Reeling under crop failure and fluctuating yields in the previous kharif and rabi seasons, Punjab farmers finally had something to cheer about. Paddy production in the current kharif season was good. There was no crop loss due to the vagaries of weather and the procurement also set a record. But a section of small and marginal farmers, especially those who had sown early and late varieties of basmati, are feeling cheated due to sharp price fluctuations. While arhtiyas (commission agents) and traders made quick gains by playing on price movements, the government has been found wanting in its response. Hindustan Times Special Correspondent Gurpreet Singh Nibber gets to the crux of the matter.
Why are the farmers feeling cheated?
Paddy price movement proved a bane for the farmers. When the arrival of aromatic basmati variety PUSA 1509 started in mid-September, almost a fortnight before the state government officially began procurement from October 1, it could not fetch any buyers. The going rate was between Rs 900 and Rs 1,000 per quintal against Rs 3,000 in the previous year. A sizeable number of small and marginal farmers, who did not have holding power, sold their produce. Though the variety is not covered under the minimum support price (MSP), the state agencies later bought PUSA 1509 paddy at the MSP (Rs 1,450 per quintal). The farmers who had sold their crop felt duped.
Why did the government step in?
As prices of basmati varieties were lower than the MSP, there was unrest among farmers. Farmers and their organisations requested the government to buy 1509 paddy at the MSP. State agencies only procure coarse-grain paddy for the public distribution system (PDS) and the price of basmati varieties is determined by the market. When the Centre was requested by the governments of Punjab and Haryana on the farmers’ demand, it allowed the procurement of PUSA 1509 to bail out the farmers.
How did commission agents and traders make a killing?
Arhtiyas and traders picked up 1509 paddy at low prices before the state agencies agreed to buy it at the MSP, fetching quick profit of Rs 400 to 500 per quintal within a few weeks. Reports indicated that an estimated 1.5 lakh tonnes of such paddy was pushed by commission agents and traders to state agencies at the MSP. They made a quick gain of Rs 50 crore or so in a short time, triggering allegations of a scam.
What do the farmers want now?
The farmers are feeling helpless, not knowing how to recover their loss for the produce sold to commission agents and traders. As the state agencies have now decided to sell their 1509 paddy in the open market instead of pushing it into PDS, the farmers who sold their produce to government agencies want a share in profit. Basmati prices have surged in the open market in the past 2-3 weeks and are expected to rise further by January 2016.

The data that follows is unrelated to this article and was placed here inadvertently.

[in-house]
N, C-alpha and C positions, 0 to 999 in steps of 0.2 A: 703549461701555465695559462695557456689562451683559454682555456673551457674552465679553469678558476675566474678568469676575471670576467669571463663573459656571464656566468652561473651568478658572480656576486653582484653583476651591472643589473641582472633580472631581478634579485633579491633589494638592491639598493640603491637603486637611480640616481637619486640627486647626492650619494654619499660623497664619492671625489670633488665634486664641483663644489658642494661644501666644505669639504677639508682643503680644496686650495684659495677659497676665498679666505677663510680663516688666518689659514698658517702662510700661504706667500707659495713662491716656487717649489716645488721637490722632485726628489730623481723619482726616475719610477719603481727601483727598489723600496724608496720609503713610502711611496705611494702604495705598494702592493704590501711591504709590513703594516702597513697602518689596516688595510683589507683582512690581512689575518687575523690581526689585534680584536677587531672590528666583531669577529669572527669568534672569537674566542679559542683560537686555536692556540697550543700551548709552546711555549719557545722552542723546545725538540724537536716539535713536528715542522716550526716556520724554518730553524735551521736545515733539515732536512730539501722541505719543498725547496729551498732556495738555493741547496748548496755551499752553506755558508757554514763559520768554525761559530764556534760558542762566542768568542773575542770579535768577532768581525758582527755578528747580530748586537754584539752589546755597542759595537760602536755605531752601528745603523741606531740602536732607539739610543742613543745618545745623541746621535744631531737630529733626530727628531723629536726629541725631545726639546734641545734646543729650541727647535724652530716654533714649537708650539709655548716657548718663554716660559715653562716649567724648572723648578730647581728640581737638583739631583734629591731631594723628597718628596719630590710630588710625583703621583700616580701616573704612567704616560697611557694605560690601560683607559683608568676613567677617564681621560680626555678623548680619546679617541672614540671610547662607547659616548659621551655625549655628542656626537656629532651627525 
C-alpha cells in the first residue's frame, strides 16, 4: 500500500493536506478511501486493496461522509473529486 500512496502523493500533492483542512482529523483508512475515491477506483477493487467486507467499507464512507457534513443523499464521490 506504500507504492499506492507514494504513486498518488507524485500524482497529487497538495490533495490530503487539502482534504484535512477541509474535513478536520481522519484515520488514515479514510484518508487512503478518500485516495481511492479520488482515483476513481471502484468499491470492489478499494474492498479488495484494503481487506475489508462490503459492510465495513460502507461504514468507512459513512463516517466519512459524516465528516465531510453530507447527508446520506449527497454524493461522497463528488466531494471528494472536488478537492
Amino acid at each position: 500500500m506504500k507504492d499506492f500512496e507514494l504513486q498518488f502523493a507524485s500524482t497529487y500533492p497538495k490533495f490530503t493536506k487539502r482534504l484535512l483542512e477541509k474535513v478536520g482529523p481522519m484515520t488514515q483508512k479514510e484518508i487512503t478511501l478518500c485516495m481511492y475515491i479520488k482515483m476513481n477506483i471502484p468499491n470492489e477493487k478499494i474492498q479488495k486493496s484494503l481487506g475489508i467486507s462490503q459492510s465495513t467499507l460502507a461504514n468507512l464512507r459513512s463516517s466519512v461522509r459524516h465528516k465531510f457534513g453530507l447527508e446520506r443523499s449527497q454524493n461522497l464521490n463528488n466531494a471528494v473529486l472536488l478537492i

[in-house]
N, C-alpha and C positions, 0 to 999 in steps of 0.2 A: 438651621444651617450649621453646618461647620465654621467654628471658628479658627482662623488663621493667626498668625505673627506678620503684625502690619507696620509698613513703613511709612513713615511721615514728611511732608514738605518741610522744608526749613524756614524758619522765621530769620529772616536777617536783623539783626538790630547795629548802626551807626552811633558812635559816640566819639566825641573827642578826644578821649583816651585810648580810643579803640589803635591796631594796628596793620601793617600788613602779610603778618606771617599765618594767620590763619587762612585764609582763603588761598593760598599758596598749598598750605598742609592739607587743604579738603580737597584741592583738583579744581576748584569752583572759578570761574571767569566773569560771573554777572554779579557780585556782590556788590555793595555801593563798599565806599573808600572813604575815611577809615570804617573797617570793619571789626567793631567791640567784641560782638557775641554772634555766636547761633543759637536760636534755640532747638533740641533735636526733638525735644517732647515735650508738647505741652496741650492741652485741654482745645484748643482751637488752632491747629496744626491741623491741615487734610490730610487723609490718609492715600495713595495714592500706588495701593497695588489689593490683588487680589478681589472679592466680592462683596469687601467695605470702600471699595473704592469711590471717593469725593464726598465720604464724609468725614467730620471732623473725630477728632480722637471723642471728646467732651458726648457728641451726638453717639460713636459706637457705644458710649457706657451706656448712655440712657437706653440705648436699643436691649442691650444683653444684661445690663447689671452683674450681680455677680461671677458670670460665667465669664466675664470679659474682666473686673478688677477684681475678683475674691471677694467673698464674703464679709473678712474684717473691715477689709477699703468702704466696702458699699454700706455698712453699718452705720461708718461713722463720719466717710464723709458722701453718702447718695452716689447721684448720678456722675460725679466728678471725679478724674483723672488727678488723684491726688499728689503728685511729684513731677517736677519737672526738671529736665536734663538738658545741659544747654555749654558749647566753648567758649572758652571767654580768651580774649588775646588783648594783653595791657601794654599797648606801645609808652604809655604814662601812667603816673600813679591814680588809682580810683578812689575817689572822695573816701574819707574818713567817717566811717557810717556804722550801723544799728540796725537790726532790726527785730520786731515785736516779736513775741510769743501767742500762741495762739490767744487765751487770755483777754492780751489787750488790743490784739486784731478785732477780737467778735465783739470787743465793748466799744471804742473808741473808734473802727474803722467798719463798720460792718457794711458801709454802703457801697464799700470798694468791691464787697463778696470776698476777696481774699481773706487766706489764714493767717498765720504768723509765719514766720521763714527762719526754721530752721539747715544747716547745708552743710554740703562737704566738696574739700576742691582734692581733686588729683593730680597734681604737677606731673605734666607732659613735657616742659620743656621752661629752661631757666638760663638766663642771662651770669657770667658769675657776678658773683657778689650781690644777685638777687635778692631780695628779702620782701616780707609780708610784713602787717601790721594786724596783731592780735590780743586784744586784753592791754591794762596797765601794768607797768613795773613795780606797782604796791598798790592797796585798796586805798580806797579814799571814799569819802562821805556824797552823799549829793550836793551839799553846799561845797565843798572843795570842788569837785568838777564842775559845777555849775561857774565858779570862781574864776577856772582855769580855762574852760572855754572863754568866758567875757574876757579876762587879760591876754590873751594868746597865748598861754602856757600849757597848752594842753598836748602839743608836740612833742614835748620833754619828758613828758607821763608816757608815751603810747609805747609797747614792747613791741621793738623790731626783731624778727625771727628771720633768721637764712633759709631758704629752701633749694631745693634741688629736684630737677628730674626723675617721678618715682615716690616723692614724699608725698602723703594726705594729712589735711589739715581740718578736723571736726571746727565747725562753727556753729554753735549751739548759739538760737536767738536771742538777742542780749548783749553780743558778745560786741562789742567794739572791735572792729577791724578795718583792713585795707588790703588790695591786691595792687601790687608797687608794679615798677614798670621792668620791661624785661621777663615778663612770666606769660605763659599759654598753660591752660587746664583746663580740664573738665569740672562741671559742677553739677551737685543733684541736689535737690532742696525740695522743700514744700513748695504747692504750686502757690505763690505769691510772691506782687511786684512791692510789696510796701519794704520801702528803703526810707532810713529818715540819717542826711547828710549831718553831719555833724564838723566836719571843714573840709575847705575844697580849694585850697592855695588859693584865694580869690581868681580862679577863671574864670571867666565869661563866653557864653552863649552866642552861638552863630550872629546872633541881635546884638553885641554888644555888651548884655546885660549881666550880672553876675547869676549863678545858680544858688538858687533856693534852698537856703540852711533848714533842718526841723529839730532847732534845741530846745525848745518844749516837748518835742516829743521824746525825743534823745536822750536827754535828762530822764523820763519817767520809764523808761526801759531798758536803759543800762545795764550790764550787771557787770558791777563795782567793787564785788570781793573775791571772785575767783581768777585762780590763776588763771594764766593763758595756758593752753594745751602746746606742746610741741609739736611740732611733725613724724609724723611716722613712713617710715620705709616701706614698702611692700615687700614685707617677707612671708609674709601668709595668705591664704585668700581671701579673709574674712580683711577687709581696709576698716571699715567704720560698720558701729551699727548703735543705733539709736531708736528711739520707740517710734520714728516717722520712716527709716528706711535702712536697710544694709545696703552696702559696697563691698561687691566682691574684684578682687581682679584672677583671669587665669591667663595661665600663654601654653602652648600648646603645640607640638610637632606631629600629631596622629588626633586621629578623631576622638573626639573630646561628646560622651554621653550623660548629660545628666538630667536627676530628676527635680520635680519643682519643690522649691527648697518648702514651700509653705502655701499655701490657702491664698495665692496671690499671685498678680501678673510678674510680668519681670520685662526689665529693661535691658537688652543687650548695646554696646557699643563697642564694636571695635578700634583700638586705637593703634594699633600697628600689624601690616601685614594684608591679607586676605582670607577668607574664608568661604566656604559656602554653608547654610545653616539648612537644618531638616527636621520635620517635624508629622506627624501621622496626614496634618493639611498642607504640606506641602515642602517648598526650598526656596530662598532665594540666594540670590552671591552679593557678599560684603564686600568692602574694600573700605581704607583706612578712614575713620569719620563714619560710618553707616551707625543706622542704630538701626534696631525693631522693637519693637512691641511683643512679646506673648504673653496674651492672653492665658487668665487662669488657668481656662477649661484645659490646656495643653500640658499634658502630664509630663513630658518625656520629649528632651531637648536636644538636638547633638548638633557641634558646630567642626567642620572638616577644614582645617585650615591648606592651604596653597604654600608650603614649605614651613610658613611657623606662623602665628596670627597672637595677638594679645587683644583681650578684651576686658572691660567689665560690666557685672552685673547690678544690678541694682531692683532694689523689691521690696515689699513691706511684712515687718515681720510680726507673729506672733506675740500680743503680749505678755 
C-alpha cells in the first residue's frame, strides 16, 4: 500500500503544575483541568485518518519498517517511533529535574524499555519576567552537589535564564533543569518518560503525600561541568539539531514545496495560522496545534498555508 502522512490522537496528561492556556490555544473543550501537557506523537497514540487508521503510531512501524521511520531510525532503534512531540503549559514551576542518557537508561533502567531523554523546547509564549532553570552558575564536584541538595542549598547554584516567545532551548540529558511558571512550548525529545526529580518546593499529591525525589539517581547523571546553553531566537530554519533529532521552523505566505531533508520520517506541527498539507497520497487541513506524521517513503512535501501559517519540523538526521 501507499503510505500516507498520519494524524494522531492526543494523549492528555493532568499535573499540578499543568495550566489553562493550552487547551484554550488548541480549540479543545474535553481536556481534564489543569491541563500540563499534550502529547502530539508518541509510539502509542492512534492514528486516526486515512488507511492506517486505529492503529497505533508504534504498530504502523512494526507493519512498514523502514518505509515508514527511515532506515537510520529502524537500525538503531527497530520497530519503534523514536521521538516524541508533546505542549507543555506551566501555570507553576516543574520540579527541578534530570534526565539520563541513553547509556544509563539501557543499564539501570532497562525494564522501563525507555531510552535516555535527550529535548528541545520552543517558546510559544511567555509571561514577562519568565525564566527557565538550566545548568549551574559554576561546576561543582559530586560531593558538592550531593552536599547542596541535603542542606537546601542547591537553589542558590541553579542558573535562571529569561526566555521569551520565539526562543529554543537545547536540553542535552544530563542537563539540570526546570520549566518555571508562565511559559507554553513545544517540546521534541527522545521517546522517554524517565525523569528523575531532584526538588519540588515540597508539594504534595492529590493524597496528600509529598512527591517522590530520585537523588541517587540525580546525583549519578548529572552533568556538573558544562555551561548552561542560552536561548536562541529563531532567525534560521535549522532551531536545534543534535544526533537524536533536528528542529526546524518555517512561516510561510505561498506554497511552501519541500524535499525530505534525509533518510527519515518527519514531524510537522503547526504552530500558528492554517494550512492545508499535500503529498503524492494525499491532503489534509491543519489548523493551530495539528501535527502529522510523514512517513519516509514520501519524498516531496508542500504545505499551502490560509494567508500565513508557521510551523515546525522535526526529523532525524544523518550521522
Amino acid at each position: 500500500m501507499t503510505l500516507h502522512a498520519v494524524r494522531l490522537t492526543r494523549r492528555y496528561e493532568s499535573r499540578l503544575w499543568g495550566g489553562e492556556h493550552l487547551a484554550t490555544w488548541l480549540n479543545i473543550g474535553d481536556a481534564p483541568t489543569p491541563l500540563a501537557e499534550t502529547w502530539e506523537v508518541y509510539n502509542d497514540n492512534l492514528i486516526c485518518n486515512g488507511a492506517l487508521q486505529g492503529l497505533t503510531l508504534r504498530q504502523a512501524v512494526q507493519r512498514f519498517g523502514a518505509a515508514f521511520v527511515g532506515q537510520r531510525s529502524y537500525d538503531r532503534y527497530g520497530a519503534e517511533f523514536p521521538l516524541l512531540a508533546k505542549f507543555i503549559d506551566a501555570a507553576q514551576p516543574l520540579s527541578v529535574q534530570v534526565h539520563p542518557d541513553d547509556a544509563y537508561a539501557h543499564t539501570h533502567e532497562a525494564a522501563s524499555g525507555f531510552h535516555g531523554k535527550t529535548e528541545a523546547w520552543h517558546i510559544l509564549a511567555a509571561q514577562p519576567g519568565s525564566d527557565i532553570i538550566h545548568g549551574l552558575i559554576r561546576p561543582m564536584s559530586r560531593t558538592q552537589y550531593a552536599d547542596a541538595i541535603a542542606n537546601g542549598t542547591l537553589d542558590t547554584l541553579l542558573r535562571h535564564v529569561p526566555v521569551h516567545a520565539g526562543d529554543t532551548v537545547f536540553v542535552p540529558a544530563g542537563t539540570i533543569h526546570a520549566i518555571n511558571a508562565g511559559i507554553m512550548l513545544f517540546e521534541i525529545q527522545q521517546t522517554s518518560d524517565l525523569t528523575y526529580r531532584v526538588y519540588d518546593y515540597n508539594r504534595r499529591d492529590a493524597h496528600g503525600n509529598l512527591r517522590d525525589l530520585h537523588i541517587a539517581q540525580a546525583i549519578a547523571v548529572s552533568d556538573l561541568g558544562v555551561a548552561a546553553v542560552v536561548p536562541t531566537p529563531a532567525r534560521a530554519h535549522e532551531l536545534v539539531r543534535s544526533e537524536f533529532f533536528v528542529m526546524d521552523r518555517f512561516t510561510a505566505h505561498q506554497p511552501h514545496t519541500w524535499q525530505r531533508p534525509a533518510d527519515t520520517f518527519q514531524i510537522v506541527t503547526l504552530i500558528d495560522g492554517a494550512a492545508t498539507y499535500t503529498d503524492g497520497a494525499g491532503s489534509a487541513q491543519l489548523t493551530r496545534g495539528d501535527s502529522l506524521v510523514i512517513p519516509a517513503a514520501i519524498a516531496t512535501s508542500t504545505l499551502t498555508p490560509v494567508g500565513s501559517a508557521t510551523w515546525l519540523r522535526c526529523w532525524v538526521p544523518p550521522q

Did the state government goof up?
Punjab Mandi Board officials deny any scam in paddy purchase, saying that they have kept a record of every grain purchased by traders and commission agents from mid-September to October 1, the day the state agencies started procurement. Quick gains by commission agents and traders who played on price fluctuations show poor planning and lack of prompt response from the state authorities.
What people say
“An inquiry is needed to find out how 1509 paddy purchased by traders and commission agents went into government godowns. A number of farmers have told me this. Also, farmers must be given share in the profit the government is hoping to make by selling the basmati variety in the open market,” says Balbir Singh Rajewal, president, Bhartiya Kisan Union (BKU-Rajewal).
“We are open to scrutiny. I am sure not a single grain of 1509 variety purchased by traders was offered to government agencies for procurement. There has been no scam,” said Deepinder Singh, secretary of the Punjab Mandi Board.
“We are not ruling out that some traders and commission agents first purchased 1509 variety from farmers at a low price and then offered it to government agencies at the MSP,” said Gurdial Singh, director, agriculture.
“The government must adopt some mechanism so that farmers do not feel cheated and are adequately compensated for their produce,” PS Rangi, consultant, Punjab State Farmers’ Commission.
2015 kharif season
28 lakh hectares Area under paddy cultivation in Punjab
7.5 lakh hectares Area under basmati cultivation
180 lakh tonnes Paddy production, including basmati
158 lakh tonnes Total procurement of paddy
8 lakh tonnes Production of basmati varieties
4.5 lakh tonnes 1509 paddy purchased by state agencies